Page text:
Wickliffe Mounds State Historic Site is the archaeological site of a prehistoric Native
American village of the Mississippian mound builders. Located on a bluff
overlooking the Mississippi river, the village was occupied from about
1100 AD to 1350 AD. The Mississippians built a complex settlement with
permanent houses and earthen mounds situated around a central plaza.
They farmed the river bottoms and participated in a vast trade network.
They also buried their dead here with dignity and respect. After the
1300s the Mississippians at Wickliffe Mounds abandoned the village.
Early settlers to the region probably knew about the mounds at this
site, but made little mention of it. The first formal notice occurred in
1888 when surveyor Robert Loughridge mapped the mounds for the
Commonwealth of Kentucky. Colonel Fain W. King, a Paducah lumber magnate
and relic collector, purchased the site and began excavating the mounds
and developing a tourist attraction. King, later joined by his wife,
Blanche Busey King, opened the site to public visitation from the
beginning of his work, calling the site at first the “King Mounds” and
eventually naming it the “Ancient Buried City.” King directed
excavations from 1932 until 1939. Some of their excavations followed
proper archaeological techniques, but their field notes and other
records have disappeared. In 1946, the Kings retired and donated the
site to Western Baptist Hospital in Paducah. The Western Baptist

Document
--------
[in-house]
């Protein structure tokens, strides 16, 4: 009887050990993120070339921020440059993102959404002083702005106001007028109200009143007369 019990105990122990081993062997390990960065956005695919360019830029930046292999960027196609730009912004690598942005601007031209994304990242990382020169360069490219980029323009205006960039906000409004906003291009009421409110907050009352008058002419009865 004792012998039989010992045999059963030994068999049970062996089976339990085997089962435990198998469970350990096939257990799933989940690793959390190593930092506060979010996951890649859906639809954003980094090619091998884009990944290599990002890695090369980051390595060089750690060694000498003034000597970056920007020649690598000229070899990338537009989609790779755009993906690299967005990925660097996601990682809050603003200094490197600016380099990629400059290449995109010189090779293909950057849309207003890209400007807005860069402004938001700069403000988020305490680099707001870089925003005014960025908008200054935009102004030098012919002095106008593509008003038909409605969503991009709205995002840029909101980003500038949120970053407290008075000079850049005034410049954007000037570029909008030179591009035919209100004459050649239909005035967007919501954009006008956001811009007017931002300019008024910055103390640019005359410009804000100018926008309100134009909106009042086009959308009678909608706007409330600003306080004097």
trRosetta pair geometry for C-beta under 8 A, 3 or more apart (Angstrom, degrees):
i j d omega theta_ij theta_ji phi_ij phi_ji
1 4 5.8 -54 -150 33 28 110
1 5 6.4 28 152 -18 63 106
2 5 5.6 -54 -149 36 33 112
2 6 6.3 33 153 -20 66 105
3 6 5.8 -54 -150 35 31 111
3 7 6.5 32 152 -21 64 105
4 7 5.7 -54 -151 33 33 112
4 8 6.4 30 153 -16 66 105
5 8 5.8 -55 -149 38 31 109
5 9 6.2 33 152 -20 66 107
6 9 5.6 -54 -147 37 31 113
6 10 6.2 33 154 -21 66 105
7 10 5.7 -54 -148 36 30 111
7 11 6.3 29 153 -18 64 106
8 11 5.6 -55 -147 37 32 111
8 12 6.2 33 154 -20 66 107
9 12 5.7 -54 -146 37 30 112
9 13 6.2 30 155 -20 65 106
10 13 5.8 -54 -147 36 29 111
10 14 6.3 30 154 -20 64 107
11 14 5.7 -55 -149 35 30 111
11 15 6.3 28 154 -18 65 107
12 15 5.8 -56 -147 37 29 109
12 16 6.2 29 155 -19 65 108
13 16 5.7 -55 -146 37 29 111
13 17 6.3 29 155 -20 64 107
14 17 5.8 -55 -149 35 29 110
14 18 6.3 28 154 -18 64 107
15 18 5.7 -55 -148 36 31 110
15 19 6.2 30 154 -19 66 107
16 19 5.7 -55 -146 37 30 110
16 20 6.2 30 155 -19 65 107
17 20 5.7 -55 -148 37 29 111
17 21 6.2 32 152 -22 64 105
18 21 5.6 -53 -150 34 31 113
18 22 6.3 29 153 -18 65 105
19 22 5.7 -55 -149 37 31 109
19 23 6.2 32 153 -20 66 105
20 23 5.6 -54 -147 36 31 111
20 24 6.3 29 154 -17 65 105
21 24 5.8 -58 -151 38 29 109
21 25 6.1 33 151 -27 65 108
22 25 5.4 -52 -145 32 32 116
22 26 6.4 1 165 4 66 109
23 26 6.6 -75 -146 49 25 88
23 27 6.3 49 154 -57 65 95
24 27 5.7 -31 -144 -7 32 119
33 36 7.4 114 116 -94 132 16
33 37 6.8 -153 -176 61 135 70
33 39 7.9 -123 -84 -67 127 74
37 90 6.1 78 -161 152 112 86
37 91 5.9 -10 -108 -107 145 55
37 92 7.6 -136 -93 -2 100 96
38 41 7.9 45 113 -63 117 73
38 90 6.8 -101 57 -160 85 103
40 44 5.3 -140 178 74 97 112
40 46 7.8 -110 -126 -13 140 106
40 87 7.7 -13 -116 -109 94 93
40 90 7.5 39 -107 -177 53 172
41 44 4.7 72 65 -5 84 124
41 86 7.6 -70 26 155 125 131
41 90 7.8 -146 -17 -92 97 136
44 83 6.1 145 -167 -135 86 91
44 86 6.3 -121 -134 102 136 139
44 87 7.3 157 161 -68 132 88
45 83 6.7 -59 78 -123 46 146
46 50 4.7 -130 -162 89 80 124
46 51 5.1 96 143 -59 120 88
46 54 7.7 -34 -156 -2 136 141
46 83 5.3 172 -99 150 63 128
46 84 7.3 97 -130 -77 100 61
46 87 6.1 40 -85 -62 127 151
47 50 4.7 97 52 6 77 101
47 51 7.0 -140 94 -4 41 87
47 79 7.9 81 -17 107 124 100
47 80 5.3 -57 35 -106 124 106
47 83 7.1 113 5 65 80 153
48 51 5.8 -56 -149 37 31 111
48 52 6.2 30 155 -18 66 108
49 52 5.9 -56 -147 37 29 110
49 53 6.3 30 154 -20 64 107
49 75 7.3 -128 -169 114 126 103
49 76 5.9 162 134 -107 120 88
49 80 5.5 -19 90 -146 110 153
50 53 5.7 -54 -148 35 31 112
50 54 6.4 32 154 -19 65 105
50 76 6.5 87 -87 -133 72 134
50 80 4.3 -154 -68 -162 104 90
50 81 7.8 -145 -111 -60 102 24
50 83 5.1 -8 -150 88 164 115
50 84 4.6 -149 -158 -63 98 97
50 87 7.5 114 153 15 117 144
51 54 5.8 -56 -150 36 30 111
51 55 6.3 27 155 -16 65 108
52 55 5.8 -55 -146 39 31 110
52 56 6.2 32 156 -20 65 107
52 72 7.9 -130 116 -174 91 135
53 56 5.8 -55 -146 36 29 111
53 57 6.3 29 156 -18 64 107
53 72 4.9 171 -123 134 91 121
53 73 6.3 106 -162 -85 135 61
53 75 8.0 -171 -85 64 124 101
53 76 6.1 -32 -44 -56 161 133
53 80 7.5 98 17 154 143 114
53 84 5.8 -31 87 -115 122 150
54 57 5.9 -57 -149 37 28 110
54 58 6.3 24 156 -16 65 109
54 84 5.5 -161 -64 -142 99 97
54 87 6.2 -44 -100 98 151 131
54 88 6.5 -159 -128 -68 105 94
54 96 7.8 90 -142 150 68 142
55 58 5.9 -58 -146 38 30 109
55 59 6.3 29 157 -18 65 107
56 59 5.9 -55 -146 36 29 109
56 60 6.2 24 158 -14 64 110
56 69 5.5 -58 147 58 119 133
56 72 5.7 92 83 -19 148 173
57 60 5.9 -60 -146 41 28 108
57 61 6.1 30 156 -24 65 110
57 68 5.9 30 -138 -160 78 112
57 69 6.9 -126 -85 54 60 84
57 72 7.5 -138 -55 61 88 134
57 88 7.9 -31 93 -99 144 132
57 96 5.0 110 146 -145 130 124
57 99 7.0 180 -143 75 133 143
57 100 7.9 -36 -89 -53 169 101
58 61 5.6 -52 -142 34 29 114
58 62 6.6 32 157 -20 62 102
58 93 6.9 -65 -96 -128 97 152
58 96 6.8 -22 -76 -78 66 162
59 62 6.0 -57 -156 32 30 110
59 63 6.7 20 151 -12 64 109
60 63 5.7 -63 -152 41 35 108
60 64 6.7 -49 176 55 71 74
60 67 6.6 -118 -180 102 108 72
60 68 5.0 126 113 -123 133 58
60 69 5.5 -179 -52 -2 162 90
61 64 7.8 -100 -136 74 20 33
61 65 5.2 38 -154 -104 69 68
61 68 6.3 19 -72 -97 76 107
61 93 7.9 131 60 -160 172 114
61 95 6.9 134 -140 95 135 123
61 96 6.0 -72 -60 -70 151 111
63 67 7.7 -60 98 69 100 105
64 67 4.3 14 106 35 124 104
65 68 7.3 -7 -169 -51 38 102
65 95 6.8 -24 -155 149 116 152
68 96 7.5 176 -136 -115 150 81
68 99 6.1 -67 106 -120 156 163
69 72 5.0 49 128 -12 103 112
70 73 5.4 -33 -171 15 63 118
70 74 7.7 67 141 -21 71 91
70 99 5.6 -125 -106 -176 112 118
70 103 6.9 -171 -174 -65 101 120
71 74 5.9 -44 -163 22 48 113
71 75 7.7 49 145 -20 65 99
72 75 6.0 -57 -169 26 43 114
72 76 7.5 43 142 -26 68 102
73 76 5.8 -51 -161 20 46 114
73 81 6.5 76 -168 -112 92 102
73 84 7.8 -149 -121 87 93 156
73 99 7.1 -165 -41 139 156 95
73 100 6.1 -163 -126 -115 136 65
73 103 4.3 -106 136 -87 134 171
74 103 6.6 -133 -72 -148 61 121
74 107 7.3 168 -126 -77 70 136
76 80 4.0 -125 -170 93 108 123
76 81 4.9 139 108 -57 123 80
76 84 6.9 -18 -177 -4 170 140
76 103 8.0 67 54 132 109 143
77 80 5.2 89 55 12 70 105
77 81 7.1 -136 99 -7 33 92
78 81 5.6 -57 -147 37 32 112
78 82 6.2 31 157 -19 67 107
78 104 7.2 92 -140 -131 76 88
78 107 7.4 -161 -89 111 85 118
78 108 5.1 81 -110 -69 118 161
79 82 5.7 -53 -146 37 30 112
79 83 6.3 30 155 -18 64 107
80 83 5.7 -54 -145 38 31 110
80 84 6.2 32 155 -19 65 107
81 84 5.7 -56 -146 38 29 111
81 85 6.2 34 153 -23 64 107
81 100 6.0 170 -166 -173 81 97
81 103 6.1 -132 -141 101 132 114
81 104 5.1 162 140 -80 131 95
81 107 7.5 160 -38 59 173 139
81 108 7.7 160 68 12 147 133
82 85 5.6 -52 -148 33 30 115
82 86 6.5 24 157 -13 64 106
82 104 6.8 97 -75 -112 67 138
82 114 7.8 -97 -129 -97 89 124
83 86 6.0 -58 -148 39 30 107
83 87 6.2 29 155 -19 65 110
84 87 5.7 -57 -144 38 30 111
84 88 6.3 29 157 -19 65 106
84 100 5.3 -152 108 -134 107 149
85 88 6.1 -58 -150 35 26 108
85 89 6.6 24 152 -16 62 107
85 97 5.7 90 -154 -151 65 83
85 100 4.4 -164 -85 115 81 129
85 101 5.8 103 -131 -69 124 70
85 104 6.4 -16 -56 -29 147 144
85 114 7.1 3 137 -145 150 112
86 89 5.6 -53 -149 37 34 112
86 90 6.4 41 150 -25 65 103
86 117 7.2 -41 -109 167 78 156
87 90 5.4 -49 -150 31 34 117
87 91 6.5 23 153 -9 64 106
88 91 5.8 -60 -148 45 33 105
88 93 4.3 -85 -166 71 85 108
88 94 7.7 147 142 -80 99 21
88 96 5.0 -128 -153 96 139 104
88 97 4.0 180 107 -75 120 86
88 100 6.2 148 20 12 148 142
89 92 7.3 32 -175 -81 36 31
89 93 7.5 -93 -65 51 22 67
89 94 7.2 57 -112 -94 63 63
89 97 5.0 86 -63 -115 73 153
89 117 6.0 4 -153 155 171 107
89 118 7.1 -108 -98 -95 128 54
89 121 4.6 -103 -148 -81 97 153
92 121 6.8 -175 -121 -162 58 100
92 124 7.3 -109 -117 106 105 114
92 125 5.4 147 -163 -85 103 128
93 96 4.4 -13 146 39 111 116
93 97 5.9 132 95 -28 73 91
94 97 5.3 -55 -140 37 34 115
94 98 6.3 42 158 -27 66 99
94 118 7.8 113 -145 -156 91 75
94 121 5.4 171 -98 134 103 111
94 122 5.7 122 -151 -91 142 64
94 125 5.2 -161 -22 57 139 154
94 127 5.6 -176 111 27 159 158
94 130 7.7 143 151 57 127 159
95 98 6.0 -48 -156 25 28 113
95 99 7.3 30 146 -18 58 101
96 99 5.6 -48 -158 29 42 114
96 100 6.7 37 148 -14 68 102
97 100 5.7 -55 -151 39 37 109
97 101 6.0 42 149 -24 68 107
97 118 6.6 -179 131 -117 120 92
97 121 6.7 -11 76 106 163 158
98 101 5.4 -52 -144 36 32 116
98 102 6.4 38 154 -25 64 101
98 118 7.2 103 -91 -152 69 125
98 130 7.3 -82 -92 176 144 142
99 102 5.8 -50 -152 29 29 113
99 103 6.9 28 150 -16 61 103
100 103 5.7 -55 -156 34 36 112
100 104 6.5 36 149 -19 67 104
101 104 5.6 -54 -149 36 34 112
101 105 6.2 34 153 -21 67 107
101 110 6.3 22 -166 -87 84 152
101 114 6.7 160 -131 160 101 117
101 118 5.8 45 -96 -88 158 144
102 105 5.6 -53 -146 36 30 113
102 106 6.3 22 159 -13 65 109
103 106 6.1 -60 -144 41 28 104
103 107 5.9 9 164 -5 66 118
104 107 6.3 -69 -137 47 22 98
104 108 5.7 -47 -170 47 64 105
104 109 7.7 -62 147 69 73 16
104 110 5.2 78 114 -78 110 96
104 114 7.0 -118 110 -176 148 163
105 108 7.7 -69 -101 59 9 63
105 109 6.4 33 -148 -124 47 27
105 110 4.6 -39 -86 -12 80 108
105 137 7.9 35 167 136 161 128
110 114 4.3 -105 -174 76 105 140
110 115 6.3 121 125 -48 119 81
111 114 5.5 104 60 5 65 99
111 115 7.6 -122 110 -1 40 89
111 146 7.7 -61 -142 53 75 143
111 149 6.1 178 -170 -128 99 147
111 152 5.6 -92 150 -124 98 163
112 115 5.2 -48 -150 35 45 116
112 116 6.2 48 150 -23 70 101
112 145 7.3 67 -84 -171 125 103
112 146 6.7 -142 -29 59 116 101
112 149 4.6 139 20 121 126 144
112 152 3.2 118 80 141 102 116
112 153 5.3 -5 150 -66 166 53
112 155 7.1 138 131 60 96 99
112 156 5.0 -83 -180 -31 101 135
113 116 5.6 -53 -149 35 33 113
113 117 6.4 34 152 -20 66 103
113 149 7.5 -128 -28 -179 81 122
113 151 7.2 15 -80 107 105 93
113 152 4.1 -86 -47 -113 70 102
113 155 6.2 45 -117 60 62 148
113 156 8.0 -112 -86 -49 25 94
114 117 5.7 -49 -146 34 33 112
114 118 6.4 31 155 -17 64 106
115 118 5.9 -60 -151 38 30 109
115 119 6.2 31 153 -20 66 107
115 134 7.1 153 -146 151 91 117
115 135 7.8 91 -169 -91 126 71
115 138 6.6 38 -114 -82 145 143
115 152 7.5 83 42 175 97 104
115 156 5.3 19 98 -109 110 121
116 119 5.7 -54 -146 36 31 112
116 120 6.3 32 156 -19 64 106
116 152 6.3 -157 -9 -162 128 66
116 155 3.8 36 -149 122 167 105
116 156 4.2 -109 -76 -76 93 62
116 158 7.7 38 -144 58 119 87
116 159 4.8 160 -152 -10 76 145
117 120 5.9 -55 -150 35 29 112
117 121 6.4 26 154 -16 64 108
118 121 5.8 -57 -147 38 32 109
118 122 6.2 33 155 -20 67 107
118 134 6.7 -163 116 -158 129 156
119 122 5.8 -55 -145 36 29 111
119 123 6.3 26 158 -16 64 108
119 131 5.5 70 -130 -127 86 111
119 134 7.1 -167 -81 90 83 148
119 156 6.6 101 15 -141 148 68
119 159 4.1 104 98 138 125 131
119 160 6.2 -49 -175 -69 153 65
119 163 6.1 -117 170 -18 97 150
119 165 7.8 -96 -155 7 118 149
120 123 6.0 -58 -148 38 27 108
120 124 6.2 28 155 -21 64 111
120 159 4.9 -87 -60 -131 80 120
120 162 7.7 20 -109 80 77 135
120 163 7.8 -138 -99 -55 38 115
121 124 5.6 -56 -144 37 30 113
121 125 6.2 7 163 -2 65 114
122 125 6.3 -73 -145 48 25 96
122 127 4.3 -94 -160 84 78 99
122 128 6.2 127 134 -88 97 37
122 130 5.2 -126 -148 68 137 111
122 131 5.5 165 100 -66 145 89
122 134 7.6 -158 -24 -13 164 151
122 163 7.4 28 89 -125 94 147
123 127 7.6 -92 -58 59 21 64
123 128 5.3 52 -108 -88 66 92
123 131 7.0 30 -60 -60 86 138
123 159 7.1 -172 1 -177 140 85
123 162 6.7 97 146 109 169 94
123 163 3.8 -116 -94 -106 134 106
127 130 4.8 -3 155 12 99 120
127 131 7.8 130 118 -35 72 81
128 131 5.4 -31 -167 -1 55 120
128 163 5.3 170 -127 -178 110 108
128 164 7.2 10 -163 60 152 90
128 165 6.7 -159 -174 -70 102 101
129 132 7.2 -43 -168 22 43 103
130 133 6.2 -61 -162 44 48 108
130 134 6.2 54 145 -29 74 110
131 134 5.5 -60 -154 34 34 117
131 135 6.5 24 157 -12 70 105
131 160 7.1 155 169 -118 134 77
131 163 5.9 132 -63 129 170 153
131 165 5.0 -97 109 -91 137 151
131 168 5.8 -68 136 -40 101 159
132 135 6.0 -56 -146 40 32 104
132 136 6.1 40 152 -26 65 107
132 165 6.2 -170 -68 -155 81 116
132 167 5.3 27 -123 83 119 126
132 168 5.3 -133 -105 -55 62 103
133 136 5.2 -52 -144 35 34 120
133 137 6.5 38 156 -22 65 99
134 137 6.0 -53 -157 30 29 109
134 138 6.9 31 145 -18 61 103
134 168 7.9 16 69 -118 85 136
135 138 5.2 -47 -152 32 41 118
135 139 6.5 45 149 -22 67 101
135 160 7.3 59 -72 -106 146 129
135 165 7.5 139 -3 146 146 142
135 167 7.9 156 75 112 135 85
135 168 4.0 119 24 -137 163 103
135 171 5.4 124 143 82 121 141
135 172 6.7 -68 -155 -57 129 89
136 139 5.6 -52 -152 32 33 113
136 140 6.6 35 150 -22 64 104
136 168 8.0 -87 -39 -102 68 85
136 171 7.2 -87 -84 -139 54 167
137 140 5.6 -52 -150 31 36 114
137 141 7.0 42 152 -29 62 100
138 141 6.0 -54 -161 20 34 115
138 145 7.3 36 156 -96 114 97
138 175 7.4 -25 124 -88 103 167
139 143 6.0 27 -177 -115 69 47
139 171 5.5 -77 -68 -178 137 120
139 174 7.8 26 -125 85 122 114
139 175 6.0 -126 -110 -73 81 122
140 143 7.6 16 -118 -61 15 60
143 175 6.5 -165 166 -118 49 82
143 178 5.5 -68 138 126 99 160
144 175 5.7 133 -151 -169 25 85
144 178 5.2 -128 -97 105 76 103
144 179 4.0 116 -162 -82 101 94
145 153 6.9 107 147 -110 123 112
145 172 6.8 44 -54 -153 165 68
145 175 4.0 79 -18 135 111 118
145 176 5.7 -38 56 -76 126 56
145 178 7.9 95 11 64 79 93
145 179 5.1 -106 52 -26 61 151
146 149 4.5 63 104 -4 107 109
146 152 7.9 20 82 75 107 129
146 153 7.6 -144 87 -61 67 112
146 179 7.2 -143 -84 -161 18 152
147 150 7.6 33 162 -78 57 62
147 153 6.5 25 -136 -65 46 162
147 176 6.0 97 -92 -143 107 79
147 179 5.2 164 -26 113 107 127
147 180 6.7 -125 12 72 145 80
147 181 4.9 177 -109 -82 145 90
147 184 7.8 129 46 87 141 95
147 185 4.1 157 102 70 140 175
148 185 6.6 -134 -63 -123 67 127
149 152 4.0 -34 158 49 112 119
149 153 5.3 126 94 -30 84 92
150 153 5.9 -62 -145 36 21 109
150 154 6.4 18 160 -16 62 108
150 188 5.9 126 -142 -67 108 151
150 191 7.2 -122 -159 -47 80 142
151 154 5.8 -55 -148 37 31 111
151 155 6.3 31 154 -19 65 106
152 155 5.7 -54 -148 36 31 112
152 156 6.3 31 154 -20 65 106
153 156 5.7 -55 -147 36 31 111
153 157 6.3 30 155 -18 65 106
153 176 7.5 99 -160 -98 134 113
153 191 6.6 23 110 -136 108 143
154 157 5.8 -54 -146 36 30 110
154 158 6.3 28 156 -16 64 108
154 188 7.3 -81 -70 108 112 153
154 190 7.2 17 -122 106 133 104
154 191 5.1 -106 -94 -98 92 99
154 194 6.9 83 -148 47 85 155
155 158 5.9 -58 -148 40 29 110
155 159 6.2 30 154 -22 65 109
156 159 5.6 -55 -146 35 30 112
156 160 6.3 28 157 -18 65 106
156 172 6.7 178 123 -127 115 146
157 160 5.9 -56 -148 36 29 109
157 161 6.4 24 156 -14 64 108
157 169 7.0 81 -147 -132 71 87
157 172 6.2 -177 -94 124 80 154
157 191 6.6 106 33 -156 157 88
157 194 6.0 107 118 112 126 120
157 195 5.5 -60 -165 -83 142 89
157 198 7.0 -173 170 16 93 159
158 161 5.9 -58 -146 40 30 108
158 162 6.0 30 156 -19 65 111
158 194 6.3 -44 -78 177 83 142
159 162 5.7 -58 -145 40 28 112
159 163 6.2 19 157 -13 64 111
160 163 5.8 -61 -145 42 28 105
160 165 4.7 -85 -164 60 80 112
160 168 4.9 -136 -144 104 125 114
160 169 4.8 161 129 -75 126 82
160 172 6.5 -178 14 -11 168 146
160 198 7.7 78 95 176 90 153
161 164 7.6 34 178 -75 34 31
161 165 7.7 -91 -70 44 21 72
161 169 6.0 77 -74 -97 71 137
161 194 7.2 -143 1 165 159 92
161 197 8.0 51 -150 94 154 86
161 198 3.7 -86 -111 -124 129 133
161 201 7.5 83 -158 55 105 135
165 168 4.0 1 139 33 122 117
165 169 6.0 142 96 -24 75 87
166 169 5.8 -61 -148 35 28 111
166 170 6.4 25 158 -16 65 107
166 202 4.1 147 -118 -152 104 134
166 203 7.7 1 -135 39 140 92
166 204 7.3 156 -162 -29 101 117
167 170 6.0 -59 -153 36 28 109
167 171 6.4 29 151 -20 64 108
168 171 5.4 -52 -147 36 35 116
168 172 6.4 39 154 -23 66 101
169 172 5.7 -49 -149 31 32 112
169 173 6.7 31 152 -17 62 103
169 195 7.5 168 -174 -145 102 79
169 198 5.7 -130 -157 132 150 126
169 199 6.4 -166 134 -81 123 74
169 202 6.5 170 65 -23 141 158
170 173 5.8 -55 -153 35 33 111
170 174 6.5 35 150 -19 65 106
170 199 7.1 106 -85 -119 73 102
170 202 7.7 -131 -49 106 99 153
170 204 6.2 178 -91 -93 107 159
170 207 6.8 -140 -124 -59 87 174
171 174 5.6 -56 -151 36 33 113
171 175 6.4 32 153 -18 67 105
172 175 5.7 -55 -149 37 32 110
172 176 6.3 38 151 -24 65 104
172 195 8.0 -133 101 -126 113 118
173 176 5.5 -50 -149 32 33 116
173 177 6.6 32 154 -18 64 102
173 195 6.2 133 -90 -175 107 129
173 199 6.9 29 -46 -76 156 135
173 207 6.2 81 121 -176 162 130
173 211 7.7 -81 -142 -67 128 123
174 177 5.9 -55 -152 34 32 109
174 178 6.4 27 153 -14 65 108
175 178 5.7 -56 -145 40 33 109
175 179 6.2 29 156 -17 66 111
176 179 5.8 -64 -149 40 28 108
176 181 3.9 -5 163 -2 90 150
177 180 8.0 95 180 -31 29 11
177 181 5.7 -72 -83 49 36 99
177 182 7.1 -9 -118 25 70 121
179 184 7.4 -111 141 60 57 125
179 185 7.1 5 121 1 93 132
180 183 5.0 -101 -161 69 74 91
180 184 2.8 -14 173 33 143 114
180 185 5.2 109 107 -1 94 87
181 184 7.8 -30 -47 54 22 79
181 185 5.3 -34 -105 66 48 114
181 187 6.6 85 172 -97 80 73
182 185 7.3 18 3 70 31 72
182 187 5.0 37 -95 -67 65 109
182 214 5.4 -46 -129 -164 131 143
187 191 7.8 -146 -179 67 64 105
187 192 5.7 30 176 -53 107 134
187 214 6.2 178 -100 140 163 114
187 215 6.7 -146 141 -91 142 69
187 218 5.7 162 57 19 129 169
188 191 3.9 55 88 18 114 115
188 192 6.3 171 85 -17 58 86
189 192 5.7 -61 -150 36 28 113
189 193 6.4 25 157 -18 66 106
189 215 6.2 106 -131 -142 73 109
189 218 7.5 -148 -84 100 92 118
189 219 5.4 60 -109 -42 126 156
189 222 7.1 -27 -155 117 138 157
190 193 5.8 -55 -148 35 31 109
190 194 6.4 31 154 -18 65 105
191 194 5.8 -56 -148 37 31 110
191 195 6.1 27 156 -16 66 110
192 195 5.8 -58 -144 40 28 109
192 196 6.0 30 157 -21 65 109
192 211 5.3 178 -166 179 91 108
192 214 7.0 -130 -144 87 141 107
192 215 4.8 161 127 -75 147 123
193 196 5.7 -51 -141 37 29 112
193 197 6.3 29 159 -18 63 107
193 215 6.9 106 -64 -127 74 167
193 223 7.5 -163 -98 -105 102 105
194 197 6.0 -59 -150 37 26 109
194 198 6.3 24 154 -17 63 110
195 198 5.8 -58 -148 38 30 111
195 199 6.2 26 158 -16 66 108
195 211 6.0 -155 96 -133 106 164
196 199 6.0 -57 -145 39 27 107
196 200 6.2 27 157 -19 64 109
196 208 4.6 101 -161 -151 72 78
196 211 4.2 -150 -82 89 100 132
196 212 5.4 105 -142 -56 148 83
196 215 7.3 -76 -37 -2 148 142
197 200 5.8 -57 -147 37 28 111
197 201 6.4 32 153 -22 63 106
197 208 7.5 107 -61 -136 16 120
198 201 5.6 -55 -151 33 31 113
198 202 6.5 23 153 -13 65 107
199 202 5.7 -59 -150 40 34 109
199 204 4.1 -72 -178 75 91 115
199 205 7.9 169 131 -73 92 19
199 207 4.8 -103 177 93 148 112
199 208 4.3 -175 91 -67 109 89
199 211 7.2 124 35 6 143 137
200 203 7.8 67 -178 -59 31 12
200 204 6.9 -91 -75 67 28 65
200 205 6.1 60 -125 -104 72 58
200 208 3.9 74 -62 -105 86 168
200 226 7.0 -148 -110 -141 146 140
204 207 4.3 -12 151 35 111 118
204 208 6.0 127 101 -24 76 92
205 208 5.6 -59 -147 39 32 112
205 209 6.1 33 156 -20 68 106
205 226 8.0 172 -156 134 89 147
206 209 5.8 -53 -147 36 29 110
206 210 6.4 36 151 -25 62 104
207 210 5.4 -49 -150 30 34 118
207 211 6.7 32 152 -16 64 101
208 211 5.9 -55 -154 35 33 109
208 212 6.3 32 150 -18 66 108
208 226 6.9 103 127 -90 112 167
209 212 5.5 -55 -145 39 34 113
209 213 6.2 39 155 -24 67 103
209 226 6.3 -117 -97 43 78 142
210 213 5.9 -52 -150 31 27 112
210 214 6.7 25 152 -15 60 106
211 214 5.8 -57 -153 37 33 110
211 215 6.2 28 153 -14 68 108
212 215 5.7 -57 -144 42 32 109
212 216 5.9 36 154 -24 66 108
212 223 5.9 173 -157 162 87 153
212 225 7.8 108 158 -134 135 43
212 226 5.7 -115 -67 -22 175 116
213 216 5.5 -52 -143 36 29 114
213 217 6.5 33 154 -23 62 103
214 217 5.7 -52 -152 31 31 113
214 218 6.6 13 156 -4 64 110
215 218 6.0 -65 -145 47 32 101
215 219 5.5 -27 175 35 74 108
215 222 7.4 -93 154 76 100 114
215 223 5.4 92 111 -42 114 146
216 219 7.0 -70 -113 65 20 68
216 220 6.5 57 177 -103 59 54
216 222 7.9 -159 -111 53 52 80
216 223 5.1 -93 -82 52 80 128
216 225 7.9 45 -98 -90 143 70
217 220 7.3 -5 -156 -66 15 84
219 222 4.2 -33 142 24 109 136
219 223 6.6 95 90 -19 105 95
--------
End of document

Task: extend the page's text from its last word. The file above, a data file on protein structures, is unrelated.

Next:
Hospital owned the Ancient Buried City from 1946 to 1983.
recognition of the scientific importance and the educational potential
of the mounds, Western Baptist Hospital donated the site to Murray State
University in 1983. Murray State University reorganized the site,
calling it the Wickliffe Mounds Research Center and set out to
accurately understand, interpret and preserve the site with
archaeologists and museum personnel in charge. Beginning in 1984, Murray
State University conducted small scale excavations and archaeological
laboratory research at Wickliffe Mounds. In 2004, Murray State
University transferred the Wickliffe Mounds archaeological site and its
collections to the Commonwealth of Kentucky, Commerce Cabinet.
Designated as the Wickliffe Mounds State Historic Site, the mounds are
operated by the Kentucky Department of Parks. The site is listed on the
National Register of Historic Places, is a designated Kentucky
Archaeological Landmark, and is a common ground for Native American
Indian cultures, past and present.
site features a museum consisting of 3 excavated mounds with
archaeological features, Mississippian burial practices, displays of
artifacts from the site and a mural of a Mississippian village. The
Ceremonial Mound is intact and can be accessed for a beautiful bird’s
eye view of the park. A Hands-On Activity Touch Table rounds out the
museum tour where visitors can use prehistoric tools and learn about
Mississippian artifacts, technology and their environment. Wickliffe
Mounds is also one of the certified interpretive centers along the Great
River Road in all 10 of the Mississippi River states that have been
selected to showcase and connect the historic stories of the Mississippi